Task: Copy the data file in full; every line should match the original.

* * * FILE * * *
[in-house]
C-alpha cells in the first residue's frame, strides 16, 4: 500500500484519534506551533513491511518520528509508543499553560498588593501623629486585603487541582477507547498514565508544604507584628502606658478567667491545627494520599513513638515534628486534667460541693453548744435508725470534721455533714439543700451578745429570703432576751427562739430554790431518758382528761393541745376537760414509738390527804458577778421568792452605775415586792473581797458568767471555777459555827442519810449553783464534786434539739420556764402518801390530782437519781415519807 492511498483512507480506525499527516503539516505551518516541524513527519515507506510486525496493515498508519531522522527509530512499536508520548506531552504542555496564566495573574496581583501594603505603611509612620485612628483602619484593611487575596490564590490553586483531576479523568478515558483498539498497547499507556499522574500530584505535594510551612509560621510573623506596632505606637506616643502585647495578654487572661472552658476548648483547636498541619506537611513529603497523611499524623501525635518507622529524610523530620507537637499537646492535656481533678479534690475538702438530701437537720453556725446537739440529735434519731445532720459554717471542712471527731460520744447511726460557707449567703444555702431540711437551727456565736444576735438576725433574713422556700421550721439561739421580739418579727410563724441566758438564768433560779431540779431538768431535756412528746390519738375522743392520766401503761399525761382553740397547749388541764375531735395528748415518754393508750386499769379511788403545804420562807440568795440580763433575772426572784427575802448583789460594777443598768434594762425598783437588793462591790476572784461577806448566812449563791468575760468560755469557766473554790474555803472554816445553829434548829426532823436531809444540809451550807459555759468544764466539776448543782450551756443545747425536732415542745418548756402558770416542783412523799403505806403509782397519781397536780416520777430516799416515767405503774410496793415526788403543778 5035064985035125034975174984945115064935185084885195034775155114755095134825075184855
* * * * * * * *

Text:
[in-house]
C-alpha cells in the first residue's frame, strides 16, 4: 500500500484519534506551533513491511518520528509508543499553560498588593501623629486585603487541582477507547498514565508544604507584628502606658478567667491545627494520599513513638515534628486534667460541693453548744435508725470534721455533714439543700451578745429570703432576751427562739430554790431518758382528761393541745376537760414509738390527804458577778421568792452605775415586792473581797458568767471555777459555827442519810449553783464534786434539739420556764402518801390530782437519781415519807 492511498483512507480506525499527516503539516505551518516541524513527519515507506510486525496493515498508519531522522527509530512499536508520548506531552504542555496564566495573574496581583501594603505603611509612620485612628483602619484593611487575596490564590490553586483531576479523568478515558483498539498497547499507556499522574500530584505535594510551612509560621510573623506596632505606637506616643502585647495578654487572661472552658476548648483547636498541619506537611513529603497523611499524623501525635518507622529524610523530620507537637499537646492535656481533678479534690475538702438530701437537720453556725446537739440529735434519731445532720459554717471542712471527731460520744447511726460557707449567703444555702431540711437551727456565736444576735438576725433574713422556700421550721439561739421580739418579727410563724441566758438564768433560779431540779431538768431535756412528746390519738375522743392520766401503761399525761382553740397547749388541764375531735395528748415518754393508750386499769379511788403545804420562807440568795440580763433575772426572784427575802448583789460594777443598768434594762425598783437588793462591790476572784461577806448566812449563791468575760468560755469557766473554790474555803472554816445553829434548829426532823436531809444540809451550807459555759468544764466539776448543782450551756443545747425536732415542745418548756402558770416542783412523799403505806403509782397519781397536780416520777430516799416515767405503774410496793415526788403543778 5035064985035125034975174984945115064935185084885195034775155114755095134825075184855